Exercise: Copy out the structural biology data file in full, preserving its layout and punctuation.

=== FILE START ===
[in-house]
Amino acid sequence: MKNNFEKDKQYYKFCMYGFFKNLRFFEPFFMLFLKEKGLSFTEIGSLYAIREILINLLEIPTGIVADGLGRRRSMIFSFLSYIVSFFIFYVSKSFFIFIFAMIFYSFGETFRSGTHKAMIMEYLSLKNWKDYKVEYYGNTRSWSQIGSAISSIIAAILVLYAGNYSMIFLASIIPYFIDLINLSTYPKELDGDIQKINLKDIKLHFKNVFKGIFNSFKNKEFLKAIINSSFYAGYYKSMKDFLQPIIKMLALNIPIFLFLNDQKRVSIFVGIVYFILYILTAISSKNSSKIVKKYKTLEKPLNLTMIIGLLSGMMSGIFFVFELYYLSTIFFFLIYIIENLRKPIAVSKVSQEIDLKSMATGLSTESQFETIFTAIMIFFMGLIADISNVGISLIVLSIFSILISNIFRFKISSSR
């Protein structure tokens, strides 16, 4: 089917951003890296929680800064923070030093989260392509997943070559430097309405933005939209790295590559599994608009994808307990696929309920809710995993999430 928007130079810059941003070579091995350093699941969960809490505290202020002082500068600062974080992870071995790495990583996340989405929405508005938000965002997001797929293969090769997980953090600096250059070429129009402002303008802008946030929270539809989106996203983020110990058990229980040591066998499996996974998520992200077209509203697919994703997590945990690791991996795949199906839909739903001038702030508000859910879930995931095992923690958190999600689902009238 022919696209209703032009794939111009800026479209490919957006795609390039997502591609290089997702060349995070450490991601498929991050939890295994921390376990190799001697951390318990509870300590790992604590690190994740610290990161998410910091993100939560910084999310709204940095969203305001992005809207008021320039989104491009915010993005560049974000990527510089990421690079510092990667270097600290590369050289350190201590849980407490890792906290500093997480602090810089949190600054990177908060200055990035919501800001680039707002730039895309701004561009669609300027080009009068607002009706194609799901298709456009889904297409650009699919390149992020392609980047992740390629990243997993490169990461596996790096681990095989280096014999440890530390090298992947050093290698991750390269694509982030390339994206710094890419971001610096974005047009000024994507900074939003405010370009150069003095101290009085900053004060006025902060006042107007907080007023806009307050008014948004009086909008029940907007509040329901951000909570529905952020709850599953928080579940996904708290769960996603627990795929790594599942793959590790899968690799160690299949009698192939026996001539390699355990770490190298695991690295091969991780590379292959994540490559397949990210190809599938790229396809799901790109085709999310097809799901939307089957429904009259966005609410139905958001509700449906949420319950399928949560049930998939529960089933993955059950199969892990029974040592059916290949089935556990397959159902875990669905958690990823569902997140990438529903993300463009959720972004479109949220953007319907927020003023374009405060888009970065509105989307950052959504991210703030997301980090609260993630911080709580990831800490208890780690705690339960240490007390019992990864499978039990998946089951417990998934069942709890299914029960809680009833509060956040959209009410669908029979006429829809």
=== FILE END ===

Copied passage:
[in-house]
Amino acid sequence: MKNNFEKDKQYYKFCMYGFFKNLRFFEPFFMLFLKEKGLSFTEIGSLYAIREILINLLEIPTGIVADGLGRRRSMIFSFLSYIVSFFIFYVSKSFFIFIFAMIFYSFGETFRSGTHKAMIMEYLSLKNWKDYKVEYYGNTRSWSQIGSAISSIIAAILVLYAGNYSMIFLASIIPYFIDLINLSTYPKELDGDIQKINLKDIKLHFKNVFKGIFNSFKNKEFLKAIINSSFYAGYYKSMKDFLQPIIKMLALNIPIFLFLNDQKRVSIFVGIVYFILYILTAISSKNSSKIVKKYKTLEKPLNLTMIIGLLSGMMSGIFFVFELYYLSTIFFFLIYIIENLRKPIAVSKVSQEIDLKSMATGLSTESQFETIFTAIMIFFMGLIADISNVGISLIVLSIFSILISNIFRFKISSSR
């Protein structure tokens, strides 16, 4: 089917951003890296929680800064923070030093989260392509997943070559430097309405933005939209790295590559599994608009994808307990696929309920809710995993999430 928007130079810059941003070579091995350093699941969960809490505290202020002082500068600062974080992870071995790495990583996340989405929405508005938000965002997001797929293969090769997980953090600096250059070429129009402002303008802008946030929270539809989106996203983020110990058990229980040591066998499996996974998520992200077209509203697919994703997590945990690791991996795949199906839909739903001038702030508000859910879930995931095992923690958190999600689902009238 022919696209209703032009794939111009800026479209490919957006795609390039997502591609290089997702060349995070450490991601498929991050939890295994921390376990190799001697951390318990509870300590790992604590690190994740610290990161998410910091993100939560910084999310709204940095969203305001992005809207008021320039989104491009915010993005560049974000990527510089990421690079510092990667270097600290590369050289350190201590849980407490890792906290500093997480602090810089949190600054990177908060200055990035919501800001680039707002730039895309701004561009669609300027080009009068607002009706194609799901298709456009889904297409650009699919390149992020392609980047992740390629990243997993490169990461596996790096681990095989280096014999440890530390090298992947050093290698991750390269694509982030390339994206710094890419971001610096974005047009000024994507900074939003405010370009150069003095101290009085900053004060006025902060006042107007907080007023806009307050008014948004009086909008029940907007509040329901951000909570529905952020709850599953928080579940996904708290769960996603627990795929790594599942793959590790899968690799160690299949009698192939026996001539390699355990770490190298695991690295091969991780590379292959994540490559397949990210190809599938790229396809799901790109085709999310097809799901939307089957429904009259966005609410139905958001509700449906949420319950399928949560049930998939529960089933993955059950199969892990029974040592059916290949089935556990397959159902875990669905958690990823569902997140990438529903993300463009959720972004479109949220953007319907927020003023374009405060888009970065509105989307950052959504991210703030997301980090609260993630911080709580990831800490208890780690705690339960240490007390019992990864499978039990998946089951417990998934069942709890299914029960809680009833509060956040959209009410669908029979006429829809």